Poland in the streets for the EU: 100 thousand against the sentence of the Constitutional Court. The premier defends himself: “Europe does not impose its ideas”

Hundreds of thousands of people took to the streets in Poland following the appeal of the former President of the European Council, Donald Tusk, to protest against the recent decision of the Constitutional Court of Warsaw which established the primacy of the Charter over community laws, overturning a founding principle contained in the EU treaties ratified by all Member States. “There is now no more important thing than defend Poland in Europe“, Tusk said addressing the tide of people gathered in the capital’s Castle Square. While the prime minister, Mateusz Morawiecki, in a video message broadcast during the national convention of the Spanish ultranationalists of Vox, claimed the decision of a court made up of judges appointed by the government itself: “The role of the European Union is to support the development of countries, without impose ideas on them contrary to their history and identity and without imposing on them legal solutions that are incompatible with their legal system “.

The idea of ​​a possible Polexit, an exit of Poland from the European Union, circulated in recent days frightens the country and so parallel demonstrations were held in Cracovia, Wroclaw, Poznan e Kalisz and in over 30 cities, bringing together hundreds of thousands of people. Demonstrators, displaying EU flags, shouted “We want to stay in the European Union” and other pro-EU slogans. In Warsaw, among the various politicians present, the mayor of the capital took the floor Rafal Trzaskowski who, addressing young people, invited them to “remain Polish but at the same time European”.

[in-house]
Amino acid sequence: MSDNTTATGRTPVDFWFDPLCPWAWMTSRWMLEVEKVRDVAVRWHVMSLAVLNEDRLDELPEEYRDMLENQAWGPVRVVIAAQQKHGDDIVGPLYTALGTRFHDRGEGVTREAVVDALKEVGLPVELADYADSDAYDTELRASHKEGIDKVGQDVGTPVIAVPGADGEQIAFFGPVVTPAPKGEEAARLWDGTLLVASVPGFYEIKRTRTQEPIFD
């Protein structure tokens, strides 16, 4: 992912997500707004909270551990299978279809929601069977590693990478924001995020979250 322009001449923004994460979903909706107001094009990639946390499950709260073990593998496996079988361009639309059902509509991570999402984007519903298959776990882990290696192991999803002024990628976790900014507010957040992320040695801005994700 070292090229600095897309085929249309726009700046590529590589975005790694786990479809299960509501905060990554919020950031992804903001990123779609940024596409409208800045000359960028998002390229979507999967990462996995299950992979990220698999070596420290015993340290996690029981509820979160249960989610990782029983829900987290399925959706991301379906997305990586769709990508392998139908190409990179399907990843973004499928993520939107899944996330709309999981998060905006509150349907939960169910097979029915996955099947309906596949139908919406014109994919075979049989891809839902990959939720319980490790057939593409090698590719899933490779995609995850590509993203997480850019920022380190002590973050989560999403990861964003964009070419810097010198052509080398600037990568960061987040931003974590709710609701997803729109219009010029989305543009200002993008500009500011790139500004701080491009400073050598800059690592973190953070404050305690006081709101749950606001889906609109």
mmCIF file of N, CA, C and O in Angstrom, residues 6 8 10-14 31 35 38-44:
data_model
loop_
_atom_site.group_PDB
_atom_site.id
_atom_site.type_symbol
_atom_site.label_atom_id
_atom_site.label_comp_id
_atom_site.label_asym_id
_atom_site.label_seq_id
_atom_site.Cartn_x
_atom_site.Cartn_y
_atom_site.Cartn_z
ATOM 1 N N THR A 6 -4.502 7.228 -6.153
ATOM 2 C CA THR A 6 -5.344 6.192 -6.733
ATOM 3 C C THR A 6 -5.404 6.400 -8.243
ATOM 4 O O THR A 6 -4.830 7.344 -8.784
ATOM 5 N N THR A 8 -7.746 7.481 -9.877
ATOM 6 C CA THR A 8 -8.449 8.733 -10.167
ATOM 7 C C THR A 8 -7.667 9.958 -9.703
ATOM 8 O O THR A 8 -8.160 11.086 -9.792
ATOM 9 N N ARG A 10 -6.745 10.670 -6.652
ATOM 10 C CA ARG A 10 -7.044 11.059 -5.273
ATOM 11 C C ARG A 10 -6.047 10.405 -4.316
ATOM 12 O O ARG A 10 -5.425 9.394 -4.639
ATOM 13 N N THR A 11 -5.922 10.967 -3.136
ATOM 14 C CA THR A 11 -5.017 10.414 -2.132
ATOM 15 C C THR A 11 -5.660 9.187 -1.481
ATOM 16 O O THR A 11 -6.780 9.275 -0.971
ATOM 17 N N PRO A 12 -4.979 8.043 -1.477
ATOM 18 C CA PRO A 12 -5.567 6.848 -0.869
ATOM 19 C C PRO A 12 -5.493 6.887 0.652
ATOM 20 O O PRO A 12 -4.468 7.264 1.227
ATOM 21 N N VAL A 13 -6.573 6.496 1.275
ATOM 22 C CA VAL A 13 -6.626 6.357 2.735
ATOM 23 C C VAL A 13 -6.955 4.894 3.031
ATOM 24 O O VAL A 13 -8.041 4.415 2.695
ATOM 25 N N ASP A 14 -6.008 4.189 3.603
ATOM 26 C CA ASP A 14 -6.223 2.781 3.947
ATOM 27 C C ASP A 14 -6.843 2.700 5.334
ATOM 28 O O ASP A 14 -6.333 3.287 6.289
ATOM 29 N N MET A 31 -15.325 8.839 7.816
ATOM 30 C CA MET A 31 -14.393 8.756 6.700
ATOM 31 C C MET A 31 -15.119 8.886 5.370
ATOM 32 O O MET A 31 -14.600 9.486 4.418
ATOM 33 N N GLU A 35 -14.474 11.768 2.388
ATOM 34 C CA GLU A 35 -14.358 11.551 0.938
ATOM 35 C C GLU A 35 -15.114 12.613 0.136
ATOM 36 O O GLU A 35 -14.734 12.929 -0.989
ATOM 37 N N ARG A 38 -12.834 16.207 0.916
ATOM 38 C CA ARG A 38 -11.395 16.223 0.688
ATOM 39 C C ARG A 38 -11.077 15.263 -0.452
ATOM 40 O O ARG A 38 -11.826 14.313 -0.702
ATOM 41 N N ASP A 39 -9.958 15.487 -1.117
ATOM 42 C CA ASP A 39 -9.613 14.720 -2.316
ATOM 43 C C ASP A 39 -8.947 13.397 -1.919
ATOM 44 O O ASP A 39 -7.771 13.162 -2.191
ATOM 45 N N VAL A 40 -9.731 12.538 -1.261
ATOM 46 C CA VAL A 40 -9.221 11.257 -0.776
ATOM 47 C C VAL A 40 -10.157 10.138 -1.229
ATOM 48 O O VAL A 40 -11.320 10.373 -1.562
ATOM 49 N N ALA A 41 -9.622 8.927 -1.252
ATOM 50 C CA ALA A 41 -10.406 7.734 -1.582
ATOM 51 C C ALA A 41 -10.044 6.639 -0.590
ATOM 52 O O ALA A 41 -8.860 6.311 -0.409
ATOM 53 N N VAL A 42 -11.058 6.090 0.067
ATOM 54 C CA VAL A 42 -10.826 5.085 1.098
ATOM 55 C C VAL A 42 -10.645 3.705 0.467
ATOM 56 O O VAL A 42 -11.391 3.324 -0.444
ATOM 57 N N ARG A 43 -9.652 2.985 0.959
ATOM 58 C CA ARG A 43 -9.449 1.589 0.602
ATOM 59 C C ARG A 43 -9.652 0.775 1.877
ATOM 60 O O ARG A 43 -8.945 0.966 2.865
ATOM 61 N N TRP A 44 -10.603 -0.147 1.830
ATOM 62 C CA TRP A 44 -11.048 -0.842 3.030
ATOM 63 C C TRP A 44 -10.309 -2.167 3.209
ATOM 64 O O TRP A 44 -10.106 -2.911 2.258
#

For his part, Morawiecki continued to argue that “we cannot leave this aspect in the hands of those who do not understand that the unit is not homologation. We must protect the differences of national communities because the strength of our continent depends on these differences ”. Although he wanted to underline that the government’s position must not be interpreted as anti-European: “Europe is our common home, where different nations live and each one must have guaranteed sovereign development”.

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Peter Gomez


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